What you should be disturbed about: an animal staggering, looking drunk, dragging its hind legs, “gloopy” eyes, unusually unafraid and/or aggressive… Very occasionally, “drunk” behavior can be just that, due to eating fermented fruit in the Fall. But in cases like these, it’s better to play safe and call for assistance, unless you actually observed the animal consuming fermented fruit on the ground. Note that it can be almost impossible to distinguish rabies symptoms from distemper without testing.

If we reduced the number of calls to Animal Control about wildlife eating our gardens and sitting in our yard looking ‘odd’ – what other types of activities could they focus on that would serve the public and the taypayers?

We would love to see AC spending more time educating the public of all ages on wildlife and domestic animal best practices, and dealing with true emergencies. By freeing up the estimated 75% of their time spent on wildlife trap pick-ups right now, they would be able to spend more time on important issues like dog bite prevention, better ordinance enforcement (dogs running loose, dogs without adequate shelter, vaccines, licenses, etc.). Dog bite statistics in Allegheny County were the lowest on record during a period in 2015 where a previous AC Supervisor had significantly cut back on wildlife trapping. Interestingly, the same applied to reported wildlife bites during that period; a lot of wildlife bites occur when handling a trap with an animal inside it. Unattended traps with an animal inside can attract curious children, among others.

Last year, I heard my neighbors chasing a raccoon around our block. I called you. You came to assess the situation, asked us to try to keep it contained in the stairwell where it was hiding and ran home to get your car. You came back and used a net to catch the critter, put him in a cat carrier, and took him to the Wildlife Center the next day. Eventually, he was released (not in Manchester.) What went right in this situation? What do people do who don’t have a neighbor involved in wildlife rescue that they can call? 

The little guy safely trapped and on his way to a rescue.

It’s hard to say in this situation precisely because we suspect the animal had been hit on the head by someone, so this situation was not normal for that reason.  We know it was not suffering from any disease, since it eventually recovered and was released with other juvenile raccoons. We don’t know what prompted the neighbor to chase the raccoon in the first place. It was a youngster, so there’s a good chance that it had lost its family and was “wandering aimlessly” for that reason. Ideally, there would be a phone hotline for these situations, so people can describe what they’re seeing and try and determine whether something is “normal” or not. Pending that (don’t hold your breath just yet), common sense and clear heads should prevail. If the animal is showing the signs of illness listed in the previous question, then it would be advisable to call for help, especially if the animal is acting aggressive without provocation – that is an emergency. If it is merely making its way through the area or “out in the daytime,” with no signs of illness, there is generally no cause for concern.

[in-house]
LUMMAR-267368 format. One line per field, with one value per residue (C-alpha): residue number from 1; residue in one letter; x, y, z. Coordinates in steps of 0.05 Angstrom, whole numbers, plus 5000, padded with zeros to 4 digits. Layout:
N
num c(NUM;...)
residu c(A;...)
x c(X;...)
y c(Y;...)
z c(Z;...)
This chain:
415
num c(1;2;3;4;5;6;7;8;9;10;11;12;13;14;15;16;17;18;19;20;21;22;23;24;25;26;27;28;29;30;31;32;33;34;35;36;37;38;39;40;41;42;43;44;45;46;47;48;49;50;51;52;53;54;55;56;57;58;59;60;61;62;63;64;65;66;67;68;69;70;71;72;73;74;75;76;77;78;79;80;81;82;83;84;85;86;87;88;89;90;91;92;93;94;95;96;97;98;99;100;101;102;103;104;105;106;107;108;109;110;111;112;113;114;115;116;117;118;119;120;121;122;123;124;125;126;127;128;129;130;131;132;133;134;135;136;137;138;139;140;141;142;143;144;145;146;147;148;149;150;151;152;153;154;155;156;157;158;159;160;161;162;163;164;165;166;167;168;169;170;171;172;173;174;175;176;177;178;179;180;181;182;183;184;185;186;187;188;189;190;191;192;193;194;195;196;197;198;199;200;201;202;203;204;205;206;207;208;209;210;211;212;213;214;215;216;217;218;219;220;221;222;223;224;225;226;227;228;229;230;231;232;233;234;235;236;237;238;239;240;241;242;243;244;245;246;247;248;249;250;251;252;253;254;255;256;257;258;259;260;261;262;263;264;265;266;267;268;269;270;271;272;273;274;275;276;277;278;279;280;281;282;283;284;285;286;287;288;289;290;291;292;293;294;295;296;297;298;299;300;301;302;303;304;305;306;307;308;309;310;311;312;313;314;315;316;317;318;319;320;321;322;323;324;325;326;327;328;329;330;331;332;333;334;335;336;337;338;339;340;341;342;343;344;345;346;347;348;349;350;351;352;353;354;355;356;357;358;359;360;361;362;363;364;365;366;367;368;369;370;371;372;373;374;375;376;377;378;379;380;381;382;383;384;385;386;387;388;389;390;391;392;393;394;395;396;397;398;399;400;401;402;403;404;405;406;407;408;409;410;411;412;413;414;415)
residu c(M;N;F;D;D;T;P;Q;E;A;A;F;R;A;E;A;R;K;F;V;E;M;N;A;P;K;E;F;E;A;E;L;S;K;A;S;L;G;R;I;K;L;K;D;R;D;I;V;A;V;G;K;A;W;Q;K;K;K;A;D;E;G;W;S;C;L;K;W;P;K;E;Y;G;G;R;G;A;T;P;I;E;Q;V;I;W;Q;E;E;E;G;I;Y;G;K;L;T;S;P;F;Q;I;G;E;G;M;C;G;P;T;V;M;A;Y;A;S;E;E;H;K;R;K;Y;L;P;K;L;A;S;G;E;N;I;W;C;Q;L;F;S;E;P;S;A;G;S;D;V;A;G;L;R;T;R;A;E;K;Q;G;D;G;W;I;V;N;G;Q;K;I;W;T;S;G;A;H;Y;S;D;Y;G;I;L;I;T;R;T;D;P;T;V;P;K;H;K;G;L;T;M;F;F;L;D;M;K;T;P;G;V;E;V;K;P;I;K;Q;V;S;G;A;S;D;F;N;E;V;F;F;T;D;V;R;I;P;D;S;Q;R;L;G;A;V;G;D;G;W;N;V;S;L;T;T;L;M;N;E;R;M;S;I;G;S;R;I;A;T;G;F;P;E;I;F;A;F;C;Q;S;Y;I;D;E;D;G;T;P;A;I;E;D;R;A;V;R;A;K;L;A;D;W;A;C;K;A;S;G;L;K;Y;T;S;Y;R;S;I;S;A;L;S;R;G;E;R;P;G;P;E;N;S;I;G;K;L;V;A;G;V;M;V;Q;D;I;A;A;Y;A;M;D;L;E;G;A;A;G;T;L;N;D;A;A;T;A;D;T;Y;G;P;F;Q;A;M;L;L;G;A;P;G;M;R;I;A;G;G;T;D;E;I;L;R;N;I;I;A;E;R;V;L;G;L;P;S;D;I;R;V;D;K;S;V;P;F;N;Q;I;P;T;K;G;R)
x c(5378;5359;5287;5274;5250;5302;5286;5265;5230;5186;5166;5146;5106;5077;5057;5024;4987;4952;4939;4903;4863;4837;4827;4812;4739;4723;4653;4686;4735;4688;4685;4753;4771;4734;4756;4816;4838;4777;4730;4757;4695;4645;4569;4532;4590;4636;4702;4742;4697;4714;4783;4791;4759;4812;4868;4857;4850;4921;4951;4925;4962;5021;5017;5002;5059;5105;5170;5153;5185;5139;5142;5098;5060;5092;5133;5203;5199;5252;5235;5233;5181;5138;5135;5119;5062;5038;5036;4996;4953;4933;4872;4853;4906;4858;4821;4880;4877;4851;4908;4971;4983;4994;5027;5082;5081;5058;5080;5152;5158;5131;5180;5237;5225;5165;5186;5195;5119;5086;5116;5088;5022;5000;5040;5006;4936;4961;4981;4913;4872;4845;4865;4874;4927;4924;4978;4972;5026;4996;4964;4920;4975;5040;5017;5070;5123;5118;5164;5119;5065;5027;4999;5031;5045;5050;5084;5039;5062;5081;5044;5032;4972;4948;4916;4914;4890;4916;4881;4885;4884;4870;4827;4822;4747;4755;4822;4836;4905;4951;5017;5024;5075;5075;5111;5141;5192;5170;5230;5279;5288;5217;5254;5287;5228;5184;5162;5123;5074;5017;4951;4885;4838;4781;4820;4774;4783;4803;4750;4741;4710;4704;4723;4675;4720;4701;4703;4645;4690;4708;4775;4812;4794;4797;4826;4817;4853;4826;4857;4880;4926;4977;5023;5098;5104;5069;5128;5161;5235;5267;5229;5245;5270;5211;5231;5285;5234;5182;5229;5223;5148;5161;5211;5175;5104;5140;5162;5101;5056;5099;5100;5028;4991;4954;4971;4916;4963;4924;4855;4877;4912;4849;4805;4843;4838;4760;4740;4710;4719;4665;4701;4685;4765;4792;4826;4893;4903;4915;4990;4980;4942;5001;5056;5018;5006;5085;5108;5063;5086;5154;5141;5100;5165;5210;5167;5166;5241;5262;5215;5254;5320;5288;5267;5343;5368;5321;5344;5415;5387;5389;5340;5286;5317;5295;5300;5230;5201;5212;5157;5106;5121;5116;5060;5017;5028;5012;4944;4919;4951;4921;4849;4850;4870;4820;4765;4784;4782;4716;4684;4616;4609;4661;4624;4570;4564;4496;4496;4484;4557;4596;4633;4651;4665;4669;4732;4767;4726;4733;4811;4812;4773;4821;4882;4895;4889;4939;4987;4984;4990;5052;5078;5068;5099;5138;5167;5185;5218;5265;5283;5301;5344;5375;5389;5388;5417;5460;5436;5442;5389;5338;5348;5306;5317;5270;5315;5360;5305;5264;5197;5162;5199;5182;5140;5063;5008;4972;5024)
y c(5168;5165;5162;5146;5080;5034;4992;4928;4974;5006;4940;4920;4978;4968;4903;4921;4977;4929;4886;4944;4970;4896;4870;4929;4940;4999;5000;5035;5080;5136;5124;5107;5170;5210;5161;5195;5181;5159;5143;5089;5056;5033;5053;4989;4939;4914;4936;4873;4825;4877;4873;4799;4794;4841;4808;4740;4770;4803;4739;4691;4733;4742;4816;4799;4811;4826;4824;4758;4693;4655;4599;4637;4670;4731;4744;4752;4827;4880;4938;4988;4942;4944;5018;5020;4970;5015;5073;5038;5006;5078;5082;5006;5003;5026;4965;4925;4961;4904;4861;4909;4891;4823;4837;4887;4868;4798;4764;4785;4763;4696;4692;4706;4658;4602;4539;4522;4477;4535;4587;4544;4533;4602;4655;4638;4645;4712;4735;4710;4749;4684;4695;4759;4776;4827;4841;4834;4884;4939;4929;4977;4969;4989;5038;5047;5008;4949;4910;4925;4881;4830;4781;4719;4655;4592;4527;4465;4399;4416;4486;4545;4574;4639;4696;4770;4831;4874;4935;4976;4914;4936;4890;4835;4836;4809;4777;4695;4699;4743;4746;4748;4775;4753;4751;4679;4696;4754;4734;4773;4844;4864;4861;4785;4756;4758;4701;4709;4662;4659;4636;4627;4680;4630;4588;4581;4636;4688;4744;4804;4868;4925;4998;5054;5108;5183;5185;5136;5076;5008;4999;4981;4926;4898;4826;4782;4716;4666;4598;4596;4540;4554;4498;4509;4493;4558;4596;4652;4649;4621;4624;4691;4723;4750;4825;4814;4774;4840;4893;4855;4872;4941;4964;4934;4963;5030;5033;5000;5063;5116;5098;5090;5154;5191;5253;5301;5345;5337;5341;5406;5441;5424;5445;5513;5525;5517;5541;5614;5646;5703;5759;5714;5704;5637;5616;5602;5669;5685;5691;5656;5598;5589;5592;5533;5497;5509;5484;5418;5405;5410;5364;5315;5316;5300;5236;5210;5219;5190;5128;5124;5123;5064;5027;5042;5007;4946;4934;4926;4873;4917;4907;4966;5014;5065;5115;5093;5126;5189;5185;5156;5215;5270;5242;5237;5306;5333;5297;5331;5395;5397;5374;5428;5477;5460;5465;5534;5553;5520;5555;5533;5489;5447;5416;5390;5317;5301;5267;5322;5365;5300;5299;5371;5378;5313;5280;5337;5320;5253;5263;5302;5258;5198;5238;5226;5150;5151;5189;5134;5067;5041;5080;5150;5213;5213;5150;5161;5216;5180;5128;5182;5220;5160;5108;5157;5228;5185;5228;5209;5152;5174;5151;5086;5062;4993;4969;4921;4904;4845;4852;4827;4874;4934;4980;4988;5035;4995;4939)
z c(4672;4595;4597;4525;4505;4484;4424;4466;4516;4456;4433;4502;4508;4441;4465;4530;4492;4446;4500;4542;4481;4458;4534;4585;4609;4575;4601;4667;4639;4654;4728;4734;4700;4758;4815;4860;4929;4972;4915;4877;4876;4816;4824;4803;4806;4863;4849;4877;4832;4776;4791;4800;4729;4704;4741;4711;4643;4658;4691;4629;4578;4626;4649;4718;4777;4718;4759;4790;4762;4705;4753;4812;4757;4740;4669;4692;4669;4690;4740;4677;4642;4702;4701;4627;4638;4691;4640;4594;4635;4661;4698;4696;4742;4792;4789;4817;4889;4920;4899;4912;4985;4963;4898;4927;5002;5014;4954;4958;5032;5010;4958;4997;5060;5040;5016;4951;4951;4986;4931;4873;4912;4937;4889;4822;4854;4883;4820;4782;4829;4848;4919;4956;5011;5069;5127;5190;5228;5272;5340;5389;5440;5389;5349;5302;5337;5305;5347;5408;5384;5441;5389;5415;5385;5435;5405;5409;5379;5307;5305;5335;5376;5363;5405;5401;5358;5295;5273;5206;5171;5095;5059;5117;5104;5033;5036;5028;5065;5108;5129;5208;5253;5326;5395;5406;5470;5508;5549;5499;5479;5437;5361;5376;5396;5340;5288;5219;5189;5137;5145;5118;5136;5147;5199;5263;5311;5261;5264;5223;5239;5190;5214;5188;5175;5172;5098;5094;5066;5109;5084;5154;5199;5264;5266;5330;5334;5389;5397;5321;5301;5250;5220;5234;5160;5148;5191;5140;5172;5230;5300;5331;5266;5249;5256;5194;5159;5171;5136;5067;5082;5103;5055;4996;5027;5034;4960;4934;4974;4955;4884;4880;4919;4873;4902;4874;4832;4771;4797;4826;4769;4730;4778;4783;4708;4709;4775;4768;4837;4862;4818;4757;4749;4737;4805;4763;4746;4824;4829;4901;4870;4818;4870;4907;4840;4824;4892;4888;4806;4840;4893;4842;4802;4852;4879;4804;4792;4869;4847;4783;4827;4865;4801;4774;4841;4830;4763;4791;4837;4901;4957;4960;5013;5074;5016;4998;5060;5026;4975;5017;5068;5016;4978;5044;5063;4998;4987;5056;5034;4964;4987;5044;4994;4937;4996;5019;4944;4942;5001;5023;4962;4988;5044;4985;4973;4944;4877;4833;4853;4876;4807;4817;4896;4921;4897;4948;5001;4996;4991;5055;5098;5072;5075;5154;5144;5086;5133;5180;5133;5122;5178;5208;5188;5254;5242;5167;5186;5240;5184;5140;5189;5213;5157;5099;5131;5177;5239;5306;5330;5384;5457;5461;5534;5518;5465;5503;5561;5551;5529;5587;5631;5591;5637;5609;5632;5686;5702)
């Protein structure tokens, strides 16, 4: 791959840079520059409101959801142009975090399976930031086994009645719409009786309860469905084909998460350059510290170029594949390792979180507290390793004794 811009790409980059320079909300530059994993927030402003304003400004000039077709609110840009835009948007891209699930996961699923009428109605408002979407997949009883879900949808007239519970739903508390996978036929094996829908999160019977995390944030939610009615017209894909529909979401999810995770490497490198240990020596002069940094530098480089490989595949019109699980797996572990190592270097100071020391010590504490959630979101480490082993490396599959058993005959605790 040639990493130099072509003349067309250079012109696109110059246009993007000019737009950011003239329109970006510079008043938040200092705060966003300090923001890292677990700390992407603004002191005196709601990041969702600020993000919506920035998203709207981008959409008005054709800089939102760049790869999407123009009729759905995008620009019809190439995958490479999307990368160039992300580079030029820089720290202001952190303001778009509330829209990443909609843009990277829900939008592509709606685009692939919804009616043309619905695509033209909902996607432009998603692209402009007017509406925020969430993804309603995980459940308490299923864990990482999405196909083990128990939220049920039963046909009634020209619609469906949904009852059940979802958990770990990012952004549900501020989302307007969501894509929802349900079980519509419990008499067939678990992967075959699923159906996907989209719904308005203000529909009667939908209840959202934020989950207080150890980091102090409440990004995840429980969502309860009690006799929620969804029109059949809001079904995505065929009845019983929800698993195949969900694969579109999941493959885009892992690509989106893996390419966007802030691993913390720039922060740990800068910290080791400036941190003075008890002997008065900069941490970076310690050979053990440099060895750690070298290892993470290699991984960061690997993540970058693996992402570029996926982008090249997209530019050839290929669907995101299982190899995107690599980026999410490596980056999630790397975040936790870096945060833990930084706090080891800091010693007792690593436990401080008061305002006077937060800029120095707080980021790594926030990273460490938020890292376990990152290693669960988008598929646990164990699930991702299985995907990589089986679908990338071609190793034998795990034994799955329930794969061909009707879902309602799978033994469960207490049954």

Raccoon at wildlife center

And what could we have done better?

It’s hard to say again for that case, because if the raccoon was a lost youngster, he might have needed help anyway. What he definitely didn’t need was a thump on the head…

These animals have always been here, long before highways and houses and cars and any human resident. They seem willing to adapt to sharing the space. Why are humans so adverse to sharing our spaces?

That’s a good question and one we’re working to resolve. In our experience with Scrap the Trap, when people don’t want wildlife around, it’s mostly due to often irrational fears of “disease” or being “attacked”. Once you explain that wildlife are normal, bona fide “members” of a community, and that your existing healthy population are good to have around because they serve as a barrier between you and diseased animals, not to mention providing free rodent control, they often come around. They may not love raccoons, but they may accept them better…

It gets more complicated when people are dealing with specific and unacceptable issues due to the behavior of other residents. Top of the list here comes those people leaving open trash outside on their own property or on public land, and not just on pick-up day. This can lead to raccoons gathering there, for instance, even large numbers of raccoons, which is obviously intimidating if you have to walk past those raccoons to get home at night. So what is the smart solution here? A/ Clean up the trash problem or B/ Trap the raccoons? Clue: one will permanently resolve the issue, the other is just a temporary fix. The same applies to abandoned houses that aren’t boarded up and attract colonies of animals. When this is combined with abundant trash as a food source, it can be a recipe for disaster that needs to be addressed by something other than just doling out a few traps.